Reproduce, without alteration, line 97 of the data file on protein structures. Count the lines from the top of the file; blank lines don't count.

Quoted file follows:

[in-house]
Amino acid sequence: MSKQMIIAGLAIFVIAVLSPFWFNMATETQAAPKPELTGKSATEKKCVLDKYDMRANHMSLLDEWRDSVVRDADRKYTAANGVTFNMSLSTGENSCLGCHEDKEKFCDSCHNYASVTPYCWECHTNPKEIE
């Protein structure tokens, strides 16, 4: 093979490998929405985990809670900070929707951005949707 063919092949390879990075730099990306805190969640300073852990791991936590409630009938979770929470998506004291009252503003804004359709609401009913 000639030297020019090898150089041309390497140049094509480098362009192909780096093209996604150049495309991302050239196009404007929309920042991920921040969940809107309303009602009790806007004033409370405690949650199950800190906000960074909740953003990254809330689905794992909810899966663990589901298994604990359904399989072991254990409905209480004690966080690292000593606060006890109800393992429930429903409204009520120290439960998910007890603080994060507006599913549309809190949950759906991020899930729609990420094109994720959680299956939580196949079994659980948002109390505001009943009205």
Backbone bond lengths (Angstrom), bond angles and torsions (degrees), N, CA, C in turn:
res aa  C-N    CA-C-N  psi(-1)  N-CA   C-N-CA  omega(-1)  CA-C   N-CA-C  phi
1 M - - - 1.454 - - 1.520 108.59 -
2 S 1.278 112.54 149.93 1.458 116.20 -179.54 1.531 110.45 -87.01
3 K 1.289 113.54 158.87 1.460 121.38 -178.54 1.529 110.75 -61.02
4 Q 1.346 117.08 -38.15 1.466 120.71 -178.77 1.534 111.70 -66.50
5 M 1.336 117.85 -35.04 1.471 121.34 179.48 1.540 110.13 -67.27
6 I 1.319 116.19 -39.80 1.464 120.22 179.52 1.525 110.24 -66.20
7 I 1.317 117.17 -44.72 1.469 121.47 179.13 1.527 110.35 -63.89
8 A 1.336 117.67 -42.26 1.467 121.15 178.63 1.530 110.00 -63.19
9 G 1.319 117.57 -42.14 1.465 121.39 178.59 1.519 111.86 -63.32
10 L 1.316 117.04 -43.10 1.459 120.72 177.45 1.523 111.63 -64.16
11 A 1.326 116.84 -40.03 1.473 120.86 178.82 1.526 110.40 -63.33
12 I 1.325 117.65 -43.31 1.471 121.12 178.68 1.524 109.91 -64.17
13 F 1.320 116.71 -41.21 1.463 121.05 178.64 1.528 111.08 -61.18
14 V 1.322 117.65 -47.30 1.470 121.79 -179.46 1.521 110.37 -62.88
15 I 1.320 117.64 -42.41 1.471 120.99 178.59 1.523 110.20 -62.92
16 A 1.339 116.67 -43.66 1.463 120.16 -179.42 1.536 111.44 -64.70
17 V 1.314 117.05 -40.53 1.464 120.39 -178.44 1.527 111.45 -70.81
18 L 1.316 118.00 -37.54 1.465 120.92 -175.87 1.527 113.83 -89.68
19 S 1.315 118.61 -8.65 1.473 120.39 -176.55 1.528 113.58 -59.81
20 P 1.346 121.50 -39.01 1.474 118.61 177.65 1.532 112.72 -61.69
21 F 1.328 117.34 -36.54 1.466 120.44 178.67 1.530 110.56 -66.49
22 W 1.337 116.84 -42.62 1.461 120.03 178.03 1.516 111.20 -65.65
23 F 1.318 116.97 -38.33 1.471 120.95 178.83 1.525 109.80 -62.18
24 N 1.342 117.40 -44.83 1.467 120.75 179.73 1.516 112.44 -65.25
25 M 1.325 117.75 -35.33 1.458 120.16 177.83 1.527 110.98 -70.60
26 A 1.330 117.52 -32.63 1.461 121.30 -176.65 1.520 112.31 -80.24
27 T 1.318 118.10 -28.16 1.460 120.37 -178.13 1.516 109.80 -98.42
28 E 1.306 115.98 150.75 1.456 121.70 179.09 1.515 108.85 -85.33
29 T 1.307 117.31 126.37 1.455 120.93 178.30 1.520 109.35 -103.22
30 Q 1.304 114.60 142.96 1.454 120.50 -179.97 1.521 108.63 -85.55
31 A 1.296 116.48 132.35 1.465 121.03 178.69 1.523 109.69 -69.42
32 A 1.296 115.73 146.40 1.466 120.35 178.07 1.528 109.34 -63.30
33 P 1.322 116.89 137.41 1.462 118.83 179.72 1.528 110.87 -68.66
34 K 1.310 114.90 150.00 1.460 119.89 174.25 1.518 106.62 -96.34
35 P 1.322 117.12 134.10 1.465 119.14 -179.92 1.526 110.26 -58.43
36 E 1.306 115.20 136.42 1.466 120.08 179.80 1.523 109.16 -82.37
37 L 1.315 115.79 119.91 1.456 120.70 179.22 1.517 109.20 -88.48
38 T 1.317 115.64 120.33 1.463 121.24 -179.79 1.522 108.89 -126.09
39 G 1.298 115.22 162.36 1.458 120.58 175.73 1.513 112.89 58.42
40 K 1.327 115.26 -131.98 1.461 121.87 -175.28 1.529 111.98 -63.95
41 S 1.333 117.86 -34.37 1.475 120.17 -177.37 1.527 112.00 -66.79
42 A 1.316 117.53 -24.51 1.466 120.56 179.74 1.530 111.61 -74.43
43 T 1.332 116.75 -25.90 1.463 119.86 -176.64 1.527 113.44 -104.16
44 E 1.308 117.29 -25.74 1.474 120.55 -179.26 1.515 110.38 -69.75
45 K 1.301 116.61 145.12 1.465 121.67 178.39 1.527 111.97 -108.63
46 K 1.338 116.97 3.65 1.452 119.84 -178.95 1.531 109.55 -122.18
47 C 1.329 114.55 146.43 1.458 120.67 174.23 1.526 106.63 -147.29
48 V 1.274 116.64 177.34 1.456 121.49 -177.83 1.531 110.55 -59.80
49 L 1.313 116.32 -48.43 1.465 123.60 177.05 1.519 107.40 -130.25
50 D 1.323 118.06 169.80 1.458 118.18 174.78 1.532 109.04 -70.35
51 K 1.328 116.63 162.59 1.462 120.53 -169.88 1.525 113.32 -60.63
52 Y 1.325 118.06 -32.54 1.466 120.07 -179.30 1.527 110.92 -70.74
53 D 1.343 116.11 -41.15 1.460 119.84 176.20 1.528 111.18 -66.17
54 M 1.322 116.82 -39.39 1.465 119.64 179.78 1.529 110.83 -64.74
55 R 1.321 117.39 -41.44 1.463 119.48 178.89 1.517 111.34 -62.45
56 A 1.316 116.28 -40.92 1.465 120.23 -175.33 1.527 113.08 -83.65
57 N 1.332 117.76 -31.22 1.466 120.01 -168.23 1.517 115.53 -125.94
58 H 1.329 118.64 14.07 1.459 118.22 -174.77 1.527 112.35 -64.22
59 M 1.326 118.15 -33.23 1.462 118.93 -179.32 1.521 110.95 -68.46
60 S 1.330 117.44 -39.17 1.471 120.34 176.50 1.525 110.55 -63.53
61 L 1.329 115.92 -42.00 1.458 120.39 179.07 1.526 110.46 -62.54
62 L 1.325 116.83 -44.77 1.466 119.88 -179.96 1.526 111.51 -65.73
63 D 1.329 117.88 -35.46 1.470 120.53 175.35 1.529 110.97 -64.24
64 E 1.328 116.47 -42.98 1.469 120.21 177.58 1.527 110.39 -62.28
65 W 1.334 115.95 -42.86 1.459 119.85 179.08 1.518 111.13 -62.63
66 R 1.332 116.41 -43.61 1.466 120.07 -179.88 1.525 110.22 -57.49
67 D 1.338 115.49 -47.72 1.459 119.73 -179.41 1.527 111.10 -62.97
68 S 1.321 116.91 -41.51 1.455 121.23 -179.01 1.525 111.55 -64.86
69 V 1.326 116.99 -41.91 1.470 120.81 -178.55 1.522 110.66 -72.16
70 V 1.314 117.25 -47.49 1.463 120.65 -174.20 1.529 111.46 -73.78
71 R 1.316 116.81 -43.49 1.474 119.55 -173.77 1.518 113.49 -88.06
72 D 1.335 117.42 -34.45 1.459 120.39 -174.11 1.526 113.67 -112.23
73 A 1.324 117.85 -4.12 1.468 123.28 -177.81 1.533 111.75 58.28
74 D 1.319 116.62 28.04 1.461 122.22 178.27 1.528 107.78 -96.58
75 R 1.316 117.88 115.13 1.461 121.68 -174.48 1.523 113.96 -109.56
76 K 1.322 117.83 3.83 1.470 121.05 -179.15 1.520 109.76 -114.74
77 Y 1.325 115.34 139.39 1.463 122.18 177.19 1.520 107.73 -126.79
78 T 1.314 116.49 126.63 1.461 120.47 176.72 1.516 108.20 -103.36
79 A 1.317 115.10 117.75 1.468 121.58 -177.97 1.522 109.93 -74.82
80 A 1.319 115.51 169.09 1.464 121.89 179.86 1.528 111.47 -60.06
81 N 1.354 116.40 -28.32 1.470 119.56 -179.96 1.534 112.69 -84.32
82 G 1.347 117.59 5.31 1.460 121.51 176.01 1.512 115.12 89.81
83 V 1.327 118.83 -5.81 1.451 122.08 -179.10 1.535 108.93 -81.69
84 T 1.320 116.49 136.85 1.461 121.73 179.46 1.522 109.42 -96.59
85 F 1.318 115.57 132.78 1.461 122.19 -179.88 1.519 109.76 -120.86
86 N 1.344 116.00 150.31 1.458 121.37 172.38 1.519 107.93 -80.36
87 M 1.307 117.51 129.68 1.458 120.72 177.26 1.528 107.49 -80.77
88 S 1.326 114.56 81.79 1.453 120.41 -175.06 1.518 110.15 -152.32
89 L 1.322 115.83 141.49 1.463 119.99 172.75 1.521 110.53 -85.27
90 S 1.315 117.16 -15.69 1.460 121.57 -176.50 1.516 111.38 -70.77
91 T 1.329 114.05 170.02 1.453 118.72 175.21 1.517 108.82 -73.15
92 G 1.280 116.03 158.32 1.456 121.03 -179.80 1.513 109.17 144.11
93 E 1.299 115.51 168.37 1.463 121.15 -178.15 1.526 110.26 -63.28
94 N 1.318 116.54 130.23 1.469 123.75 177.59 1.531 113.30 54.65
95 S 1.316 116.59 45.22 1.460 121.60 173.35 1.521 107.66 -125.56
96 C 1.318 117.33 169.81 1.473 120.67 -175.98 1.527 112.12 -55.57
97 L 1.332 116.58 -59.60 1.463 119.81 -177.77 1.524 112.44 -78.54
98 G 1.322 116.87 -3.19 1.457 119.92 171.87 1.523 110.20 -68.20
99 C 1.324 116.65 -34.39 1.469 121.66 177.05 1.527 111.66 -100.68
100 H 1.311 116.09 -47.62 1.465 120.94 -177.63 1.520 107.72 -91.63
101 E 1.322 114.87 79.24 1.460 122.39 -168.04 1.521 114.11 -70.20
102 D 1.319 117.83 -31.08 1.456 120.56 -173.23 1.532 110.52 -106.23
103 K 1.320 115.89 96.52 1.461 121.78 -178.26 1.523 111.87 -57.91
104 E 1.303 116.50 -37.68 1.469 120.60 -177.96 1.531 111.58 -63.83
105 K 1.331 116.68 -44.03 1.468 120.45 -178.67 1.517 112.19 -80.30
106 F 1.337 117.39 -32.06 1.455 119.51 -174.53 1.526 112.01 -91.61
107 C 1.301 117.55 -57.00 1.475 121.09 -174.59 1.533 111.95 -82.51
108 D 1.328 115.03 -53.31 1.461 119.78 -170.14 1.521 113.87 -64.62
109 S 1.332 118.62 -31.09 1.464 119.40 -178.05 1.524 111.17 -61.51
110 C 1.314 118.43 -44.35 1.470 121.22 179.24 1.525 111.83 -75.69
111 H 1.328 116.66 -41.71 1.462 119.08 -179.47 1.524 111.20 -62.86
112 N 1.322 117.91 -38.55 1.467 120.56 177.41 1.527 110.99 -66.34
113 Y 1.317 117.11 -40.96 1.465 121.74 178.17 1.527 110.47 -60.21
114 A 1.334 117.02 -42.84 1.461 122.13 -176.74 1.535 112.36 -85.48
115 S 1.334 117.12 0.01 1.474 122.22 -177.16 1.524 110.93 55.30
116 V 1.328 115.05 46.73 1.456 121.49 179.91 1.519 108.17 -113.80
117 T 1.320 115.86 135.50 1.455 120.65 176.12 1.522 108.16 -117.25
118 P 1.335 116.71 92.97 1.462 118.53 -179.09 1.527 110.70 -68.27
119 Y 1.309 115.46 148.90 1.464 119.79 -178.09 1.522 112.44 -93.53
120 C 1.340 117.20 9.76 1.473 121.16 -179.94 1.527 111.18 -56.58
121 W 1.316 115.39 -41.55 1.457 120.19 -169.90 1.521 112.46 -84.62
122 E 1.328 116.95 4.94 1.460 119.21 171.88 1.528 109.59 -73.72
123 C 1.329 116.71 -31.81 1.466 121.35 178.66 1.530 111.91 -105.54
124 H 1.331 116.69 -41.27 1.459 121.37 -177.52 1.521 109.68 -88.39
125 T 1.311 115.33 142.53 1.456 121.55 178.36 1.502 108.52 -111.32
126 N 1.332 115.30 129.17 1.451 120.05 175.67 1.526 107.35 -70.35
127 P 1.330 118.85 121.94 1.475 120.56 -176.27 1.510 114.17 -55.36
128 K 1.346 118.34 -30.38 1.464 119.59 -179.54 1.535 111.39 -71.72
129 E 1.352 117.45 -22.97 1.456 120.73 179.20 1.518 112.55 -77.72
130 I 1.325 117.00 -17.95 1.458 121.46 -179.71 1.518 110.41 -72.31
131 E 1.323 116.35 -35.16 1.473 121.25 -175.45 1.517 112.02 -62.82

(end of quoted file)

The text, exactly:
92 G 1.280 116.03 158.32 1.456 121.03 -179.80 1.513 109.17 144.11